IN RE ST. JUDE MEDICAL, INC. SECURITIES LITIGATION, No. 0:2010cv00851 - Document 393 (D. Minn. 2014)

Court Description: ORDER denying 373 Motion For Leave to File Motion to Decertify the Class; terming as moot 376 Motion to Decertify the Class (Written Opinion). Signed by Judge Susan Richard Nelson on 12/08/2014. (SMD)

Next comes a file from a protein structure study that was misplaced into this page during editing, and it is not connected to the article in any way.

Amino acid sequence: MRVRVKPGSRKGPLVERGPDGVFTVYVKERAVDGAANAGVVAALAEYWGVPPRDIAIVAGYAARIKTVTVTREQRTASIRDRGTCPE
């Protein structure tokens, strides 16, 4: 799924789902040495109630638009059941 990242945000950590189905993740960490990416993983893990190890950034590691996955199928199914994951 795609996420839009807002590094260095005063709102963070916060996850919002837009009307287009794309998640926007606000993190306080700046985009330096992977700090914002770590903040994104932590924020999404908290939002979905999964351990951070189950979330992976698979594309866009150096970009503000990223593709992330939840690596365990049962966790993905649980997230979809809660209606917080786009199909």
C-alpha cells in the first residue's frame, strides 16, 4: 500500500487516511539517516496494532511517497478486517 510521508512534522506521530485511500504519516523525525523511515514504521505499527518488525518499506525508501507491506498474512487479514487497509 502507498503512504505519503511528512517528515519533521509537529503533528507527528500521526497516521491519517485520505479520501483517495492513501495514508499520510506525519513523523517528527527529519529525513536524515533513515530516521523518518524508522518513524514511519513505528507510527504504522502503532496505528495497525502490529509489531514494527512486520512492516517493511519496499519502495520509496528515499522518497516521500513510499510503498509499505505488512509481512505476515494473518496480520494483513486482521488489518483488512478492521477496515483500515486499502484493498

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IN RE ST. JUDE MEDICAL, INC. SECURITIES LITIGATION Doc. 393 UNITED STATES DISTRICT COURT DISTRICT OF MINNESOTA In re St. Jude Medical Inc. Securities Litigation Case No. 10-cv-0851 (SRN/TNL) MEMORANDUM OPINION AND ORDER Dennis J. Herman, Luke O. Brooks, Matthew S. Melamed, Armen Zohrabian, and Ekaterini M. Polychronopoulos, Robbins Geller Rudman & Dowd LLP, Post Montgomery Center, One Montgomery Street, Suite 1800, San Francisco, CA 94104; Daniel S. Drosman and X. Jay Alvarez, Robbins Geller Rudman & Dowd LLP, 655 West Broadway, Suite 1900, San Diego, CA 92101; and Carolyn G. Anderson and Brian C. Gudmundson, Zimmerman Reed, P.L.L.P., 1100 IDS Center, 80 South Eighth Street, Minneapolis, MN 55402, for Plaintiffs. James K. Langdon, Michelle S. Grant, and Jaime Stilson, Dorsey & Whitney LLP, 50 South Sixth Street, Suite 1500, Minneapolis, MN 55402, for Defendants. SUSAN RICHARD NELSON, United States District Court Judge This matter is before the Court on Defendants’ Motion for Leave to File Motion to Decertify the Class [Doc. No. 373]. For the reasons set forth below, Defendants’ Motion is denied. I. BACKGROUND A. Plaintiffs’ Claims In this securities fraud action, Lead Plaintiff Building Trades United Pension Trust Fund and Plaintiff City of Taylor Police and Fire Retirement System claim that Defendant St. Jude Medical, Inc. (“STJ”), and four of its officers—Defendant Daniel J. Starks, Defendant John C. Heinmiller, Defendant Eric S. Fain, and Defendant Michael T. 1 Rousseau (collectively, the “Individual Defendants”)—violated Sections 10(b) and 20(a) of the Securities Exchange Act of 1934, 15 U.S.C. §§ 78j(b), 78t(b), and the Securities Exchange Commission’s Rule 10b-5, 17 C.F.R. § 240.10b-5. In Count I, Plaintiffs assert a claim under Section 10(b) and Rule 10b-5 against all Defendants, alleging that Defendants made false statements of material fact that deceived Plaintiffs. (Consolidated and Amended Class Action Complaint [Doc. No. 23] (“Complaint”) ¶¶ 189–93.) In Count II, Plaintiffs assert a derivative claim under Section 20(a) against all Defendants, alleging that they were liable as “control persons” under the Exchange Act. (Id. ¶¶ 194– 95.) At its core, the Complaint is premised largely on alleged misrepresentations about STJ’s true growth and market share in the cardiac rhythm management device market— allegedly masked by STJ’s alleged practice of “channel stuffing,” that is, seeking or pressuring its customers to acquire large quantities of STJ’s products at the end of a financial quarter so as to artificially inflate STJ’s revenues and earnings for a particular quarter, and STJ’s accounting for such sales. According to Plaintiffs, Defendants’ fraud first materialized and manifested itself when STJ’s stock price dropped on October 6, 2009 after STJ announced that it had missed its 3Q09 earnings. 1 On October 15, 2010, Defendants moved to dismiss the Complaint, claiming that the allegations failed to satisfy the heightened pleading requirements of the Private Securities Litigation Reform Act of 1985, Pub. L. 104-67, 109 Stat. 743, 758 (codified at 15 U.S.C. § 78u-4), with respect to the identification of false or misleading statements 1 For purposes of this Memorandum Opinion and Order, “3Q09” refers to “thirdquarter 2009,” and “2Q09” refers to “second-quarter 2009.” 2 and the requisite state of mind, and that Plaintiffs failed to adequately plead loss causation. On December 23, 2011, this Court granted Defendants’ motion only to the extent that it sought dismissal of Count I with respect to Defendants Fain and Rousseau. In re St. Jude Med., Inc. Sec. Litig., 836 F. Supp. 2d 878, 912 (D. Minn. 2011). B. Plaintiffs’ Motion for Class Certification On August 31, 2012, Plaintiffs filed a motion to certify this action as a class action pursuant to Rules 23(a) and 23(b)(3) of the Federal Rules of Civil Procedure. (Mot. to Certify Class [Doc. No. 74] at 2.) Defendants stipulated to certification on those grounds. (Defs.’ Mem. in Resp. to Pls.’ Mot. to Certify Class [Doc. No. 80] at 2.) Accordingly, on October 25, 2012, the Court certified the following class: All persons who purchased or otherwise acquired the publicly traded securities of St. Jude Medical, Inc. between April 22, 2009 and October 6, 2009, 2 inclusive. Excluded from the Class are: (i) defendant St. Jude Medical, Inc., its parents, subsidiaries, and any other entity owned or controlled by St. Jude Medical, Inc.; (ii) defendants Daniel J. Starks, John C. Heinmiller, Eric S. Fain, and Michael T. Rousseau; (iii) all other executive officers and directors of St. Jude Medical, Inc., or of any of its parents, subsidiaries, or other entities owned or controlled by St. Jude Medical, Inc.; (iv) all immediate family members of the foregoing individuals, including grandparents, parents, spouses, siblings, children, grandchildren, and step-relations of similar degree; and (v) all predecessors and successors in interest or assigns of any of the foregoing. (Order dated Oct. 25, 2012 [Doc. No. 86] at 3.) 2 October 6, 2009 is the date on which STJ announced that revenues and earnings for the third quarter of 2009 were expected to be lower than what Defendants had forecast. (See Declaration of Michelle Grant dated Oct. 15, 2013 [Doc. No. 177] (“Grant Decl.”), Ex. 40.) 3 C. Defendants’ Motion for Summary Judgment Defendants moved for summary judgment on October 15, 2013. Defendants’ motion was premised on a purported lack of evidence of the same three elements of securities fraud that Defendants attacked in their motion to dismiss—a material misrepresentation or omission, scienter, and loss causation. (See Defs.’ Mem. of Law in Supp. of Mot. for Summ. J. [Doc. No. 172] (“Defs.’ SJ Mem.”) at 28.) Specifically, they asserted that their use of bulk sales was neither an uncommon nor improper means of generating revenue and was well known by the market, that the alleged misrepresentations were non-actionable puffery or forward-looking statements, that they did not stand to profit from the alleged fraudulent conduct, and that the market did not attribute the earnings miss to channel stuffing. (See id. at 1–3.) Plaintiffs, on the other hand, argued that Defendants misled investors by recklessly failing to disclose sufficient information about their bulk sales practices and the potential risks of using such practices, that the financial guidance they provided was not supported by internal sales forecasts, and that STJ’s third-quarter earnings miss resulted from the effects of their channel stuffing. (Pls.’ Opp. to Defs.’ Mot. for Summ. J. [Doc. No. 196] (“Pls.’ SJ Opp.”) at 1– 2.) On August 11, 2014, this Court issued its Order granting the motion in part, and denying it in part (the “Summary Judgment Order”). As for Count I, the Court found that Plaintiffs had created a genuine issue of material fact regarding their fraud claim to the extent that it was based on allegations related to channel stuffing. (Mem. Op. and Order dated Aug. 11, 2014 [Doc. No. 229] (“SJ Order”) at 75.) However, the Court dismissed 4 Plaintiffs’ claim to the extent that it was based on allegations of accounting fraud because Plaintiffs failed to establish loss causation. (Id. at 73, 75.) Specifically, the Court found that, although Plaintiffs described the allegedly improper accounting methods used by STJ, they did not attempt to explain what the associated risks were or how they materialized and negatively impacted earnings. (Id. at 73.) The Court also stated—in a footnote—that, to the extent that Plaintiffs’ claims were based on the actual guidance provided for worldwide CRM sales for 2Q09, those claims failed because the evidence demonstrated that STJ met that guidance. (Id. at 41 n.9.) Count II, as a derivative claim, survived to the same extent as Count I survived. (Id. at 77.) D. Plaintiffs’ Damages Expert and Defendants’ Daubert Motion Plaintiffs retained Dr. Atulya Sarin “to examine and discuss issues related to market efficiency, loss causation and damages” for STJ common stock purchased during the class period. (Brooks Decl. [Doc. No. 246], Ex. 22 ¶ 8.) In his Expert Report, which was served on Defendants on January 2, 2014, 3 Dr. Sarin concluded that: • The October 6, 2009 disclosure that STJ’s third quarter sales and earnings would be short of previously-issued guidance caused STJ’s stock price to decline by 12.31 percent, after accounting for market and industry factors, thereby causing investors to incur economic losses; • The evidence shows that the third quarter miss that caused STJ’s October 6, 2009 market-adjusted price decline was substantially related to Plaintiffs’ contentions in this matter; [and] 3 According to Plaintiffs, although Dr. Sarin’s Report is dated December 30, 2013, it was served on Defendants on January 2, 2014. (Pls.’ Opp. to Defs.’ Mot. for Leave to File Mot. to Decertify the Class [Doc. No. 383] at 4 n.3.) 5 • An event study can be used to provide the jury with a flexible framework to calculate recoverable damages in this case based on the market adjusted price[] decline that occurred on October 6, 2009. (Id. ¶ 10.) He noted that “[f]or the purpose of [his] analysis, [he] assumed that Plaintiffs will be able to prove their factual contentions.” (Id. ¶ 20.) Dr. Sarin also submitted a Rebuttal Report addressing the report of Defendants’ damages expert, Dr. Allan Kleidon, on May 15, 2014, (see id., Ex. 23), and was deposed on July 3, 2014, (see Stilson Decl. [Doc. No. 235], Ex. 35 at 1). On September 5, 2014, Defendants filed a motion to exclude Dr. Sarin’s opinions and testimony pursuant to Rule 702 of the Federal Rules of Evidence and Daubert v. Merrell Dow Pharmaceuticals, 509 U.S. 579 (1993). (Defs.’ Mot. to Exclude the Testimony and Opinions of Pls.’ Expert Atulya Sarin, Ph.D [Doc. No. 232].) Defendants argued that Dr. Sarin’s testimony is unreliable and misleading because he failed to disaggregate the impact of company-specific factors other than the alleged fraud on the decline in STJ’s stock price on October 6, 2009. (Defs.’ Mem. of Law in Support of Mot. to Exclude the Testimony and Opinions of Pls.’ Expert Dr. Atulya Sarin, Ph.D [Doc. No. 234] at 1–2, 17–26.) They also argued that his opinion is flawed because he failed to analyze “what the market understood to be the causes of the miss,” (id. at 28), and because his alternative methods for allowing the jury to apportion a part of the decline to other factors are improper, (see id. at 28–31). That motion is pending. E. Defendants’ Motion for Leave to File Motion to Decertify the Class On November 7, 2014—the same day on which the parties argued their Daubert motions—Defendants filed their Motion for Leave to File Motion to Decertify the Class 6 (“Motion for Leave”). Defendants simultaneously filed their proposed underlying Motion to Decertify the Class [Doc. No. 376] and supporting memorandum [Doc. No. 378]. Plaintiffs filed an opposition to Defendants’ Motion for Leave [Doc. No. 383], and the Motion was heard via teleconference on November 26. II. DISCUSSION Defendants’ Motion for Leave is based on Rule 23 of the Federal Rules of Civil Procedure, as well as Local Rule 16.3. Pursuant to the former, “[a]n order that grants or denies class certification may be altered or amended before final judgment.” Fed. R. Civ. P. 23(c)(1)(C). Pursuant to the latter, which is derived from Federal Rule 16(b)(4), “[a] party that moves to modify a scheduling order must . . . establish good cause for the proposed modification.” D. Minn. LR 16.3(b)(1). Here, Defendants argue that, since the Court certified the class in October 2012, three developments have occurred that call into question the appropriateness of class certification: (1) the U.S. Supreme Court’s decision in Comcast Corp. v. Behrend, 133 S. Ct. 1426 (2013); (2) the submission of Dr. Sarin’s expert reports; and (3) the issuance of the Summary Judgment Order. (Defs.’ Mem. of Law in Support of Mot. for Leave to File Mot. to Decertify the Class [Doc. No. 375] (“Defs.’ Leave Mem.”) at 1.) More specifically, Defendants argue that, in light of the Court’s Summary Judgment Order dismissing certain of Plaintiffs’ theories of liability, Dr. Sarin’s methodology for calculating damages no longer comports with the Rule 23(b)(3) requirements enunciated in Comcast. (See id. at 5–6.) Defendants argue that these “changed circumstances” require that the Court revisit its certification order pursuant to Rule 23(c)(1)(C) and that 7 they constitute good cause under Local Rule 16.3 for amending the scheduling order in this case. (Id.) Plaintiffs, on the other hand, argue that Defendants’ Motion for Leave should be denied because Defendants lack good cause for amending the scheduling order. (Pls.’ Opp. to Defs.’ Mot. for Leave to File Mot. to Decertify the Class [Doc. No. 383] (“Pls.’ Opp.”) at 3.) Specifically, they assert that Defendants’ Motion is untimely and prejudicial. (Id.) They also contend that Defendants’ Motion should be denied as futile. (See id.) The Court finds that granting Defendants’ Motion is improper under either Local Rule 16.3 or Rule 23. Defendants’ belated filing of their Motion for Leave demonstrates a lack of diligence, and granting such a motion so close to trial would cause undue prejudice to Plaintiffs. Given the importance of this issue, however, the Court recognizes the benefit of creating a full record and might tolerate Defendants’ delay if there were any reason to revisit the issue of class certification. There is no such reason. Therefore, the Court denies Defendants’ Motion for Leave not only for lack of good cause, but also on grounds of futility. A. Diligence and Prejudice In order to demonstrate good cause under Local Rule 16.3 for seeking leave to bring a motion outside of a scheduling order’s deadlines, the moving party must demonstrate that it was diligent in attempting to meet those deadlines. Sherman v. Winco Fireworks, Inc., 532 F.3d 709, 716–17 (8th Cir. 2008) (internal citations and quotation marks omitted). Although the moving party’s diligence is the “primary measure of good 8 cause,” a court may also consider the prejudice to the nonmoving party that would result from modification of the scheduling order. Id. (“While the prejudice to the nonmovant resulting from modification of the scheduling order may also be a relevant factor [under Rule 16(b)], generally, we will not consider prejudice if the movant has not been diligent in meeting the scheduling order’s deadlines.”). Whether to grant a motion under this Rule, however, is within the Court’s discretion. See Bradford v. DANA Corp., 249 F.3d 807, 809 (8th Cir. 2001) (stating that, even when a moving party makes the requisite showing under Rule 16(b), “the district court retains discretion as to whether to grant the motion”). The deadline for filing dispositive motions in this case, as stated in the scheduling order, was October 15, 2013. (Third Am. Pretrial Scheduling Order [Doc. No. 126] at 4.) Defendants contend that they have good cause for filing a motion for class decertification over one year after that deadline passed because the basis for their motion—i.e., the combination of Comcast, Dr. Sarin’s reports, and the Summary Judgment Order—was not ripe until now. (Defs.’ Leave Mem. at 8.) They also argue that they have good cause because the motion for decertification may eliminate the need for “a lengthy and complex trial.” (Id.) Plaintiffs, on the other hand, argue that Defendants have demonstrated a lack of diligence because they had ample—earlier—opportunities to assert the issues they are now raising. (Pls.’ Opp. at 4–5.) In particular, Plaintiffs note that Comcast was issued in March 2013; Defendants received Dr. Sarin’s Report in January 2014; the Court issued its Summary Judgment Order in August; and Defendants attacked other aspects of Dr. 9 Sarin’s opinions through a Daubert motion filed in September 2014. (Id.) Plaintiffs argue that Defendants had all of the information they needed to bring their Motion once Dr. Sarin issued his initial report, because they had already sought summary judgment on grounds ultimately granted in the Summary Judgment Order. (Id. at 8.) At the very least, Plaintiffs assert, Defendants could have raised the issue in their Daubert motion, which was filed four weeks after the Summary Judgment Order was issued. (Id.) In addition, Plaintiffs argue that the significant time and resources that would be required to brief the underlying motion for decertification would significantly impact their preparation for trial, which is scheduled to begin on February 23, 2015. (See id. at 19–22.) The Court finds that Defendants have not demonstrated good cause sufficient to permit modification of the scheduling order in this case. Importantly, as discussed in more detail below, the Court finds that its Summary Judgment Order did not change the landscape in this case in the manner suggested by Defendants. Accordingly, Defendants had the information they needed to bring their motion for decertification—or at least to notify the Court and Plaintiffs that they intended to seek leave to bring such a motion—in January 2014. Yet, they waited ten months to do so. However, even if the Summary Judgment Order had called into question Dr. Sarin’s opinion in the manner suggested by Defendants, Defendants failed to act diligently. Rather than raising the issue immediately after receiving the Summary Judgment Order, or even simultaneously with their September 5 Daubert motion regarding Dr. Sarin’s opinion, they waited an additional two months. At that time, there were just a few months remaining until the first day of the parties’ multi-week trial. 10 Under these circumstances, the Court finds Defendants’ delay to be inexplicable and prejudicial. B. Futility Defendants argue that, because the issue of class certification can be raised at any time prior to judgment—if the circumstances so warrant—the Court should grant them leave to file their Motion to Decertify the Class regardless of Local Rule 16.3’s good cause requirement. (See Pls.’ Leave Mem. at 4, 7.) As discussed above, Defendants point to three events that have occurred since the Court’s Class Certification Order that purportedly mandate reconsideration of certification: the Supreme Court’s issuance of Comcast, Defendants’ receipt of Dr. Sarin’s reports, and this Court’s ruling on summary judgment. The Supreme Court issued its opinion in Comcast in March 2013. In that case, subscribers to Comcast’s cable television services filed a class action alleging that Comcast’s “clustering strategy” violated antitrust laws. 133 S. Ct. at 1430. Comcast’s clustering strategy was achieved “by acquiring competitor cable providers in [a] region and swapping their own systems outside the region for competitor systems located in the region.” Id. In ruling on the subscribers’ motion for class certification under Rule 23(b)(3), the district court held that the subscribers had to show that the existence of individual injury caused by the alleged violations—i.e., “antitrust impact”—was capable of proof through evidence common to the class, and that the resulting damages were measurable on a class-wide basis. Id. (citation omitted). The subscribers proposed four theories of antitrust impact that each allegedly increased the subscribers’ cable 11 subscription rates, as well as a damages calculation based on their expert witness’ regression model. Id. at 1430–31. “[T]he model did not isolate damages resulting from any one theory of antitrust impact.” Id. at 1431 (citation omitted). Of the four theories of antitrust impact proposed by the subscribers, the district court accepted only one as capable of class-wide proof. Id. at 1430–31. Notably, “[t]he [d]istrict [c]ourt did not hold that the three alternative theories of liability failed to establish antitrust impact.” Id. at 1431 n.3. The district court went on to find that the damages resulting from the accepted antitrust impact theory could be calculated on a class-wide basis and, accordingly, certified the class. Id. at 1431. Comcast appealed, arguing that class certification was improper because the regression model used to calculate damages failed to assign damages resulting from the only remaining theory of antitrust impact. Id. The Third Circuit Court of Appeals affirmed the district court’s decision. Id. In reversing the Third Circuit, the Supreme Court held: If [the subscribers] prevail on their claims, they would be entitled only to damages resulting from . . . the only theory of antitrust impact accepted for class-action treatment by the District Court. It follows that a model purporting to serve as evidence of damages in this class action must measure only those damages attributable to that theory. If the model does not even attempt to do that, it cannot possibly establish that damages are susceptible of measurement across the entire class for purposes of Rule 23(b)(3). Id. at 1433. Because the damages model relied upon by the subscribers’ damages expert calculated damages based on the difference between the actual rates paid by the subscribers and the rates that they would have paid had there been no antitrust violations, 12 the Court found that “[t]here is no question that the model failed to measure damages resulting from the particular antitrust injury on which [Comcast’s] liability in [the] action [was] premised.” Id. at 1433–34. Rather, the subscribers had used “a methodology that identifie[d] damages that [were] not the result of the wrong” and, accordingly, had not satisfied Rule 23(b)(3). Id. at 1434–35. In their Motion for Leave, Defendants argue that Dr. Sarin’s methodology for calculating damages violates Comcast because it assumes that Plaintiffs will prove Defendants’ liability for every alleged misstatement, even though the Court’s Summary Judgment Order dismissed Plaintiffs’ claim to the extent that it was based on allegations of accounting fraud (i.e., that STJ’s revenues were misstated) and false guidance for 2Q09. (See Defs.’ Leave Mem. at 2–6.) More specifically, Defendants argue: [T]his Court’s Summary Judgment Order significantly narrowed Plaintiffs’ liability theory. Meanwhile, Plaintiffs’ expert Dr. Sarin has made no effort to disaggregate the effects of each of Plaintiffs’ theories of liability, let alone each individual alleged misrepresentation. These two events establish that Plaintiffs’ damages theory is not adequately tied to their liability theory, and as a result, common issues no longer predominate over the individual ones in contravention of Comcast. (Id. at 5–6 (citations omitted).) Defendants assert that, if Plaintiffs prevail and are permitted to use Dr. Sarin’s damages methodology, class members will be compensated for losses that are not attributable to the fraud. (Id. at 6–7.) In their underlying Motion to Decertify, Defendants make the same argument regarding the “three intervening developments” of Comcast, Dr. Sarin’s reports, and the 13 Summary Judgment Order. 4 (Defs.’ Mem. of Law in Support of Mot. to Decertify the Class [Doc. No. 378] (“Defs.’ Decert. Mem.”) at 1.) In their discussion regarding the inaccuracy of Dr. Sarin’s damages methodology, Defendants argue that because each of the dismissed statements must have had an impact on share price, that impact must be accounted for and removed from the damages calculation, which Dr. Sarin did not do. (See id. at 13–18.) Elaborating on their theory, Defendants seem to focus on a different point—that Dr. Sarin’s use of a constant inflation factor in his backcasting methodology 4 Defendants also assert in a footnote in their underlying motion papers that the Supreme Court’s decision in Halliburton Co. v. Erica P. John Fund, Inc. (Halliburton II), 134 S. Ct. 2398 (2014), is another intervening factor that favors decertification. (Defs.’ Mem. of Law in Support of Mot. to Decertify the Class [Doc. No. 378] at 8 n.4.) Defendants argue that the case “makes clear that Plaintiffs have the ultimate burden of proof to show each and every challenged statement was materially misleading.” (Id.) At issue in Halliburton II were the following questions: (1) the continued viability of the Supreme Court’s previous holding that “securities fraud plaintiffs can in certain circumstances satisfy the reliance element of a Rule 10b-5 action by invoking a rebuttable presumption of reliance, rather than proving direct reliance on a misrepresentation,” and (2) whether defendants may try to rebut that presumption at the class certification stage by demonstrating a lack of price impact. 134 S. Ct. at 2408 (citing Basic Inc. v. Levinson, 485 U.S. 224, 246 (1988)). The Court summarized its previous holding that, in order for the presumption of reliance to apply, a plaintiff must prove: “(1) that the alleged misrepresentations were publicly known, (2) that they were material, (3) that the stock traded in an efficient market, and (4) that the plaintiff traded the stock between the time the misrepresentations were made and when the truth was revealed.” Id. (citing Basic Inc., 485 U.S. at 248 n.27). The Court declined to eliminate or modify the availability of that presumption, but it did determine that defendants may try to defeat the presumption before class certification. Id. at 2417. Defendants’ reliance on this case as an “intervening factor” requiring this Court to revisit class certification is misplaced. Rather, the Supreme Court merely confirmed a twenty-five-year-old decision stating that the plaintiffs in a securities fraud action have the burden to prove that any alleged misstatement was materially misleading in order to have the benefit of the presumption of reliance. And, its “new” holding—i.e., that a defendant may attempt to defeat the presumption prior to class certification—has no bearing on the issues presently before this Court. 14 does not comport with Plaintiffs’ theory of liability because it does not account for the purported increasing levels of risk associated with the increasing inventory build and, accordingly, does not recognize that the effects on the share price would be different at different times. (Id. at 18–19.) In other words, Defendants argue that—under Plaintiffs’ theory—because investors would have discounted the share price according to the amount of risk at a given time, the price inflation paid by a purchaser at the beginning of the class period is less than the price inflation paid by a purchaser at the end of the class period when the risk was greater due to the higher inventory build. (See id. at 20–21.) Defendants contend that, contrary to Plaintiffs’ theory, Dr. Sarin’s methodology treats both purchasers the same. (Id. at 21.) In response to Defendants’ Motion for Leave, Plaintiffs argue that the Court’s Summary Judgment Order had no effect on Dr. Sarin’s opinion because Plaintiffs’ allegations of accounting fraud were dismissed for lack of loss causation. (Pls.’ Leave Opp. at 2.) In other words, the Court dismissed those allegations “for lack of any damages connected to the October 6, 2009 decline in the price of STJ’s stock.” (Id. at 11 (emphasis omitted).) According to Plaintiffs: If those damages are non-existent, it is self-evident that any damage award entered on the basis of the October 6 stock drop will not, as a matter of law (or at least as the law of this case), include a single dime of damages that could be attributed to the accounting allegations. . . . If there are no damages, there is no risk of a [c]lass member being unjustly compensated by being reimbursed for losses unrelated to the fraud. If such a risk does exist, then the summary judgment order is incorrect and would need to be revisited. 15 (Id. (citations omitted).) In addition, Plaintiffs argue, the damages claims are solely based on the stock drop following the pre-announcement of the 3Q09 earnings miss, so no portion of any damage award will be tied to the allegation that the 2Q09 guidance was false. (Id. at 12.) Plaintiffs further argue that, unlike in Comcast, there is no reason to believe in this case that the determination of damages suffered by each class member will predominate unless a different damages model is used. (Id. at 14.) Rather, Plaintiffs contend that, “regardless of the model used, damages will continue to be calculated for all [c]lass members based on the dates of their purchases and sales of STJ stock on the open market.” (Id.) Plaintiffs assert that Defendants are really challenging the backcasting methodology used by Dr. Sarin to calculate damages, which “may provide fodder for cross-examination, but . . . provide[s] no ground for rejection of Dr. Sarin’s methodology, much less questioning the continued suitability of this case for class treatment.” (Id. at 17.) The Court is not persuaded by Defendants’ arguments. When Defendants stipulated to class certification in October 2012, they conceded that damages in this type of case are measureable on a class-wide basis. And, they still agree that damages may be calculated on a class-wide basis in this case. (See Defs.’ Decert. Mem. at 22.) They simply disagree with Dr. Sarin’s methodology. However, the Summary Judgment Order did not change the circumstances of this lawsuit such that Dr. Sarin’s methodology is now improper under Comcast. 16 First, this Court’s Summary Judgment Order dismissed the accounting fraud allegations for lack of loss causation. 5 In other words, Plaintiffs failed to demonstrate that the alleged fraudulent accounting activities caused any damages. This situation is vastly different from Comcast, where the theories of injury that were removed from the class-action lawsuit—and that had been incorporated into the damages calculation—had caused damages. Accordingly, unlike in Comcast, removal of the allegations in this case does not require the removal of any associated damages from the damages calculation. Dr. Sarin cannot remove damages that do not exist. Second, the allegations that 2Q09 guidance was false were dismissed because the actual results for 2Q09 were within guidance. Accordingly, the statements providing guidance and actual results for 2Q09 did not independently cause damages—under the theory of securities fraud that remains in this case, the channel stuffing was on-going during the class period, and there was no interruption due to a corrective disclosure or materialization of a risk when the 2Q09 results were announced. Therefore, Dr. Sarin need not have treated those statements as separate events in his damages calculation. Third, the real essence of Defendants’ argument is that Dr. Sarin improperly calculated the inflated value of the stock over time due to the alleged, undisclosed, fraud—not that events during the class period independently caused damages. 5 As discussed in more detail in the Summary Judgment Order, “[l]oss causation in a securities fraud case is analogous to the common law’s requirement of proximate causation.” McAdams v. McCord, 584 F.3d 1111, 1114 (8th Cir. 2009) (citation omitted). In other words, a plaintiff must “show that the defendant’s fraud—and not other events—caused the security’s drop in price.” Schaaf v. Residential Funding Corp., 517 F.3d 544, 550 (8th Cir. 2008) (citation omitted). 17 Defendants will have a full opportunity to cross examine Dr. Sarin on his calculation of the inflated value, but regardless, the jury will be able to calculate damages on a classwide basis. For these reasons, Dr. Sarin’s damages methodology does not fail to match Plaintiffs’ liability theory as a result of the Summary Judgment Order and does not contravene Comcast or Rule 23(b)(3). Rather, Defendants’ criticisms of Dr. Sarin’s methodology really go to the accuracy of his backcasting calculations and not to the appropriateness of the method’s ability to determine damages on a class-wide basis. While Defendants may challenge Dr. Sarin’s methodology through cross-examination at trial, their disagreement is not a valid reason for decertification. III. ORDER Based on the foregoing, and all the files, records and proceedings herein, IT IS HEREBY ORDERED that: 1. Defendants’ Motion for Leave to File Motion to Decertify the Class [Doc. No. 373] is DENIED; and 2. Defendants’ Motion to Decertify the Class [Doc. No. 376] should be TERMED AS MOOT. Dated: December 8, 2014 s/Susan Richard Nelson SUSAN RICHARD NELSON United States District Judge 18